The background screening program provided by National Center for Safety Initiatives (NCSI) and USA Football has become quite popular with youth football leagues who want to ensure they have the best volunteers possible working with their kids.
Unfortunately, many people in today's society are not always completely honest about their past. This program is designed with the intent to allow leagues the comfort of knowing exactly who is assisting in their operations.
"Anyone can tell you they have the qualifications, the background check allows us to confirm that the person is an up standing citizen," said Henry Webb Jr., president of California-based Wheatland Youth Football, one of the many leagues across the country requiring the background check for its volunteers. "You never know who's who. One day a person could be Joe Community and one day he could be Joe Bad Guy."
NCSI's program is designed to ensure that these "Joe Bad Guys" don't find their way onto youth football fields. NCSI performs searches in two national criminal databases as well as all state sex offender registries and county records to compare to a set of guidelines provided by the football organization. Each volunteer is then given either a "green light" or a "red light".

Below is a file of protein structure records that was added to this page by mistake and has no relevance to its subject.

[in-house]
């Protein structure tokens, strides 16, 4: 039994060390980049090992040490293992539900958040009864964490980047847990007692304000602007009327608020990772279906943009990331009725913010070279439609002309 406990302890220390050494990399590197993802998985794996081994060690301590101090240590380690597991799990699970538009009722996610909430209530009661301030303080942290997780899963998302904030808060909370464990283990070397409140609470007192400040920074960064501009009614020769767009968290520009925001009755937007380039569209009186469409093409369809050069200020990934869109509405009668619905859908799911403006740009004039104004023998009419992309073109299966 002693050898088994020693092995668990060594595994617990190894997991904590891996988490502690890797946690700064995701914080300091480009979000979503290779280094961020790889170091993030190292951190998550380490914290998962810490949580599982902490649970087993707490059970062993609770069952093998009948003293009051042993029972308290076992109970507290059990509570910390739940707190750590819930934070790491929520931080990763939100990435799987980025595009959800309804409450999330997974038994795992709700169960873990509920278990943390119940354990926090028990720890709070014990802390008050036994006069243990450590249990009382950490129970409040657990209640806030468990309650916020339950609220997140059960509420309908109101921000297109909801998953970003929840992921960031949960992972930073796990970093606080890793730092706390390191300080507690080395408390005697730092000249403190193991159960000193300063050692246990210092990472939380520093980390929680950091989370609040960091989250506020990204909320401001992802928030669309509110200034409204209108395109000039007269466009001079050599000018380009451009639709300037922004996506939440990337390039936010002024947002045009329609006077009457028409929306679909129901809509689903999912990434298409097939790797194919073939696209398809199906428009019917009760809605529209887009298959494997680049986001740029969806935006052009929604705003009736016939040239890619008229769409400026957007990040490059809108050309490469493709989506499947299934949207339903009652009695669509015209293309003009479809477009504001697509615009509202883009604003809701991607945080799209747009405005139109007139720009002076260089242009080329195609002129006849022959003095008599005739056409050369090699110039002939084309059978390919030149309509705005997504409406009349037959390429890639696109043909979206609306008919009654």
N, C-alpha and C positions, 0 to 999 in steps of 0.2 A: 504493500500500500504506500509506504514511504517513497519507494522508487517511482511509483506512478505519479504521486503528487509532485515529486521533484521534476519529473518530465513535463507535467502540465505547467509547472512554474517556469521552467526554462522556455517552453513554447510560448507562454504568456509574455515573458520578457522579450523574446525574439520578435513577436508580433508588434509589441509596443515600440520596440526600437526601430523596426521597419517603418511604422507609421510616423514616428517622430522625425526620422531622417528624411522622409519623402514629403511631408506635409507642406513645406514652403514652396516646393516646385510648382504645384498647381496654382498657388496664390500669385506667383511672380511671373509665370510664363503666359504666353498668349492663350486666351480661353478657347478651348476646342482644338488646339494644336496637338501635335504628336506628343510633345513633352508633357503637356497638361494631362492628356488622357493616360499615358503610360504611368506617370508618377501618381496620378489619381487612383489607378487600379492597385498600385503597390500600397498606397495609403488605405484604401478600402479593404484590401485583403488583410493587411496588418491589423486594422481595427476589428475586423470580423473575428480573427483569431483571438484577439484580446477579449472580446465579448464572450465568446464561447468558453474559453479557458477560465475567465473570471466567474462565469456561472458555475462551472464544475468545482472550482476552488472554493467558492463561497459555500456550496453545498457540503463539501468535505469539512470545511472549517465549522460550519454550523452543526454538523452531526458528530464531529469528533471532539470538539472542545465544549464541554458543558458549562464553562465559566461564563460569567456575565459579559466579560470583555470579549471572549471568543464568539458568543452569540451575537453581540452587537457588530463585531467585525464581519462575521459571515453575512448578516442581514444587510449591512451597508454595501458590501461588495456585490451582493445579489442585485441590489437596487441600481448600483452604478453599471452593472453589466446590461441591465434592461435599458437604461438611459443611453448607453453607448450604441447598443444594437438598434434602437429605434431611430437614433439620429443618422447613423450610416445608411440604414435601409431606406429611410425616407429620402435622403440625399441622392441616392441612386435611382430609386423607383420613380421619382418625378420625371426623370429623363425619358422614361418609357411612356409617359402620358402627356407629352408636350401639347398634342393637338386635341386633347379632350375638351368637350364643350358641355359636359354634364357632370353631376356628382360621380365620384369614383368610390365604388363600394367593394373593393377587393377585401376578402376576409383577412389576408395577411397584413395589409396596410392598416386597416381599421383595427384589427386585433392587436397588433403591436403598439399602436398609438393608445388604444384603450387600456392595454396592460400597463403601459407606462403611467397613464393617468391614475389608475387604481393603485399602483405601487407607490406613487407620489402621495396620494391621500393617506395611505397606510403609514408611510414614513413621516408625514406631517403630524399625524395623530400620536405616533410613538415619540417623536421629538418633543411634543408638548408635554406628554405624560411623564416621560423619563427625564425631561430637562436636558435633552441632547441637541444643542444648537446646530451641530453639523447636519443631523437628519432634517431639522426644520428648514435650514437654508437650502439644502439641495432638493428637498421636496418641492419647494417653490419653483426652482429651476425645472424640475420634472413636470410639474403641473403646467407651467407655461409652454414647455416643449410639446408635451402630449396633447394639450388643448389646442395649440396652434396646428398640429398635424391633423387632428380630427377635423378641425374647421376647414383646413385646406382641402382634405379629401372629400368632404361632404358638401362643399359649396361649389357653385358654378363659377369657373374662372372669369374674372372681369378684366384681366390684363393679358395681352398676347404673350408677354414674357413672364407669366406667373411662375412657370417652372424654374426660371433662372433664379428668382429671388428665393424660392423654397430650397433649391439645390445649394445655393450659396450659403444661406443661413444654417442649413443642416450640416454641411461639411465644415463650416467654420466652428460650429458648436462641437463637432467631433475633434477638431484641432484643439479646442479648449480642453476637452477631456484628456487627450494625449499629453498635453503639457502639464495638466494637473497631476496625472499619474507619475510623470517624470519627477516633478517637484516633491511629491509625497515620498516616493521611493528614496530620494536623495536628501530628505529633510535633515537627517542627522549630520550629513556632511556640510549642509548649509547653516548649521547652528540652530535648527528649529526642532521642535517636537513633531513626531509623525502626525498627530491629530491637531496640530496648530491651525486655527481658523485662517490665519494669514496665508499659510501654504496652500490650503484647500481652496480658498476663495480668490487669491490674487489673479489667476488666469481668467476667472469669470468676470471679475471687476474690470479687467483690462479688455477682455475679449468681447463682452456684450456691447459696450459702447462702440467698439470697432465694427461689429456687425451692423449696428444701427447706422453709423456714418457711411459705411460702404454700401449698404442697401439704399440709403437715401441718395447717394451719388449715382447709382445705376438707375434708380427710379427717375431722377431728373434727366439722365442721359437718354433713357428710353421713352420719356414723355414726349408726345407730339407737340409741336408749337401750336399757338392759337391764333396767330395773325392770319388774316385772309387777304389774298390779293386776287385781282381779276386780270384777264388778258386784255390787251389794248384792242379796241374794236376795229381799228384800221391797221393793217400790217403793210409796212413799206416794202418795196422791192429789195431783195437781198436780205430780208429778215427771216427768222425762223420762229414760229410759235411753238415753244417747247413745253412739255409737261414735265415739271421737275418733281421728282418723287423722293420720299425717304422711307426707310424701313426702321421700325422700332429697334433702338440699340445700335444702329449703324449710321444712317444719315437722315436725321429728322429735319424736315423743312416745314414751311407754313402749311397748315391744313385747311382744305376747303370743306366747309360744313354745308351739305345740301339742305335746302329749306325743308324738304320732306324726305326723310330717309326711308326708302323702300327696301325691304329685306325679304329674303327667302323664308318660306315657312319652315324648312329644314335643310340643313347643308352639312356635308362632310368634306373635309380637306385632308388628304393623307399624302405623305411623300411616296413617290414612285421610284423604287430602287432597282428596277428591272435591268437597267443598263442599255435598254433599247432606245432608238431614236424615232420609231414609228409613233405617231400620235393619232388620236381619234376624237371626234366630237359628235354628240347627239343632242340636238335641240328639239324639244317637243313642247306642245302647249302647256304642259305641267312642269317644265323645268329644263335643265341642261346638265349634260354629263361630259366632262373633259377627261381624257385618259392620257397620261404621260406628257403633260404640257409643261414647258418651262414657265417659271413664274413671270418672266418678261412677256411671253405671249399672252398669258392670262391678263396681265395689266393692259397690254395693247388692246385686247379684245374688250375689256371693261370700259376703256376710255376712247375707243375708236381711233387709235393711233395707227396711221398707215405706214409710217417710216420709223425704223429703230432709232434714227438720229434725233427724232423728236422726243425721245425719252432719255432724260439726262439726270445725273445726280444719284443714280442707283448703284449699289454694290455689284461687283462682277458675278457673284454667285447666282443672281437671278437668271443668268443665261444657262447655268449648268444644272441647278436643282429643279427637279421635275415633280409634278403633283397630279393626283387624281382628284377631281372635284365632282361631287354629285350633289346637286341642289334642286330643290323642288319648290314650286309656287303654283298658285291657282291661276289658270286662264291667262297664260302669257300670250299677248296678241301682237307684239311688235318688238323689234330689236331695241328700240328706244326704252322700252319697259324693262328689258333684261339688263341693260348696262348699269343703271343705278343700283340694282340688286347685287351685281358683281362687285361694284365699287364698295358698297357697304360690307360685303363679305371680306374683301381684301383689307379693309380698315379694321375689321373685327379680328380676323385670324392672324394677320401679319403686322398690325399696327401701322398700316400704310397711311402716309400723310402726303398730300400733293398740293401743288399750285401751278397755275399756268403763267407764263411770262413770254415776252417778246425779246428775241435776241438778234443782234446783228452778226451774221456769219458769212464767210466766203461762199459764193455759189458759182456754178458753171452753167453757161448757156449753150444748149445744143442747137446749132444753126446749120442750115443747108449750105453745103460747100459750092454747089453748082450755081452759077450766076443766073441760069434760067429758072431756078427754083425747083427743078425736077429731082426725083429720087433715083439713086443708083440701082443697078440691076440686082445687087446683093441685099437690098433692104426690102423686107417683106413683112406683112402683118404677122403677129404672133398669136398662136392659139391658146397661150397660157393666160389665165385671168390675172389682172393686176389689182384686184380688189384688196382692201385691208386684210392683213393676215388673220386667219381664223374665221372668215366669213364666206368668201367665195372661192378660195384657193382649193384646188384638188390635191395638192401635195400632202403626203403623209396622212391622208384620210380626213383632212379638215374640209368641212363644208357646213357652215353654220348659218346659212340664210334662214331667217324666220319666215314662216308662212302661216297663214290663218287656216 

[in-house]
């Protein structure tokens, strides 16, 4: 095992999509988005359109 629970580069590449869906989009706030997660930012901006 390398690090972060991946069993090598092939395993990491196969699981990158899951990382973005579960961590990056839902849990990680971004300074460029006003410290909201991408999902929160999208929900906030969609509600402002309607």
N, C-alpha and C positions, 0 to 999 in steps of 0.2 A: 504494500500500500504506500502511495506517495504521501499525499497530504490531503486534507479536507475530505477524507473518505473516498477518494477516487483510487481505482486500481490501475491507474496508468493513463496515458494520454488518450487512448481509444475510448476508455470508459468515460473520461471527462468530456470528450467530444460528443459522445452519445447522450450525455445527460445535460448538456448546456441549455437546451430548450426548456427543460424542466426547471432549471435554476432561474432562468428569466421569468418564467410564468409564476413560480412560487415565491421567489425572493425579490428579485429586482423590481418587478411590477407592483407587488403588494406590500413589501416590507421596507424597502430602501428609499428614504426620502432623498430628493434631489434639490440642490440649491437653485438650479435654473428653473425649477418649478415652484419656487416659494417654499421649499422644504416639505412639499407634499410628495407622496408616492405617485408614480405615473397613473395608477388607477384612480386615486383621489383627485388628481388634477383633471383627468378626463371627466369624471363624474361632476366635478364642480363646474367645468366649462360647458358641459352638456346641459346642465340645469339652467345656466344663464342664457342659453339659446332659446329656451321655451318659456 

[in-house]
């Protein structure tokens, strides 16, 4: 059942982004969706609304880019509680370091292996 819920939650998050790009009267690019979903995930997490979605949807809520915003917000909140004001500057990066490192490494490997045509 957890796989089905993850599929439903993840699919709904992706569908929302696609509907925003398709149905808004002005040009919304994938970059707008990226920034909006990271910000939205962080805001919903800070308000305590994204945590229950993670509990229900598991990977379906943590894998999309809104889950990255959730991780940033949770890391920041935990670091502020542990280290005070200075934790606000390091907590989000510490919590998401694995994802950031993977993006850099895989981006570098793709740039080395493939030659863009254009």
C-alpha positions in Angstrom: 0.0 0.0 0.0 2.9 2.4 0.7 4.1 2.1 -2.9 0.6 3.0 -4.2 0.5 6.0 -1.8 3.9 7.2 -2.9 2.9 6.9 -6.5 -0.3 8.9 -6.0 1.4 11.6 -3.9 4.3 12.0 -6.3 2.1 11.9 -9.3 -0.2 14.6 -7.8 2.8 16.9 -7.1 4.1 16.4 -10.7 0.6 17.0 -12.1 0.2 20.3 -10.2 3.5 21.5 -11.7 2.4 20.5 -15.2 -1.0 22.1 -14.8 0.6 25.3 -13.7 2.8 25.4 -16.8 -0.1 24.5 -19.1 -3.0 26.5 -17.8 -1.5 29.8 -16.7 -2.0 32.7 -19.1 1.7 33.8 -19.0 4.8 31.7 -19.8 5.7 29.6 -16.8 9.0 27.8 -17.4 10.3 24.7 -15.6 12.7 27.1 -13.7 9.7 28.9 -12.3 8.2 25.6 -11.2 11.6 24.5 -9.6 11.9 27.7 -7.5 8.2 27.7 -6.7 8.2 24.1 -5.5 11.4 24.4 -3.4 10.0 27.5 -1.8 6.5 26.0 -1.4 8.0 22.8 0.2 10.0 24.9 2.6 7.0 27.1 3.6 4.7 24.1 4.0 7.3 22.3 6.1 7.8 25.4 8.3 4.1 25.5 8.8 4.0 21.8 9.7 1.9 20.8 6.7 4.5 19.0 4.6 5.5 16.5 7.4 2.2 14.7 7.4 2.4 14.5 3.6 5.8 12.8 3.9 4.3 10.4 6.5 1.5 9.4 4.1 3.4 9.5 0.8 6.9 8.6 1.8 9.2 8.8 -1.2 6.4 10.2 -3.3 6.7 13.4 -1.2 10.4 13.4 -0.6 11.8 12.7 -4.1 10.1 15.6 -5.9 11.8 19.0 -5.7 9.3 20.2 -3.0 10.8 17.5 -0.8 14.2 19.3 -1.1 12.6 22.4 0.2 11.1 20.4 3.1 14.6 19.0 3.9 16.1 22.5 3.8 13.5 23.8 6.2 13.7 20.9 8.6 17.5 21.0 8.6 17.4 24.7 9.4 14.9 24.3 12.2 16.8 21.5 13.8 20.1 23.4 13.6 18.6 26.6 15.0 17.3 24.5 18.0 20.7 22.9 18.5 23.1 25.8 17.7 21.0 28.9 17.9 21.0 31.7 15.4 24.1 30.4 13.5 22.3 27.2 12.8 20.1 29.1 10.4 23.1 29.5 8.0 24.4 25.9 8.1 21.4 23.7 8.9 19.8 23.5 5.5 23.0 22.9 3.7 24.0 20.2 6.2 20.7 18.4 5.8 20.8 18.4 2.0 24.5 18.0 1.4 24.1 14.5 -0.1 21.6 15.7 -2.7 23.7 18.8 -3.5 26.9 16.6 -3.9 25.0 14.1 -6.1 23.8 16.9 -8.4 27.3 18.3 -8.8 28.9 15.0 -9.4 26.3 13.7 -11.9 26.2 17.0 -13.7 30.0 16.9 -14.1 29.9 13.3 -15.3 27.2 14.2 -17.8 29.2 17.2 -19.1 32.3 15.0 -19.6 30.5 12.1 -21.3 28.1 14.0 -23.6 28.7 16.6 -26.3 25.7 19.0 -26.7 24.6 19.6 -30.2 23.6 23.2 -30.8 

The "red light" designation is determined by several factors: any felony - 45 percent of the 630 red lights; any lesser crime involving force or threat of force against a person - 36 percent; any lesser crime in which sexual relations is an element, including "victimless" crimes of a sexual nature (including pornography) - 3 percent; any lesser crime involving controlled substances (not paraphernalia or alcohol) - 14 percent.
"The way we were doing it before was not as effective as NCSI," said Mike Schrader, the head coach and president of Wisconsin's Berlin Youth Football. "Plus we wanted to stop our officers from receiving personal information about people in our program. Now we do not see any information that we shouldn't, and we do not have to make any tough decisions."
As USA Football commissioner members, both Webb Jr. and Schrader are eligible to have the independent non-profit cover $10 of the fee for each background check, leaving leagues charged just $15 per applicant. The cheap cost for such a great benefit makes the NCSI a no-brainer for any youth football commissioner.
"These youth players are the future of our country and our sport, and protecting their safety helps preserve the integrity of football and ensures that it will be around for generations to enjoy," Schrader continued. "I have had many parents thank our organization for being so diligent in protecting their child's safety."
Click here for more information on the NCSI background checks.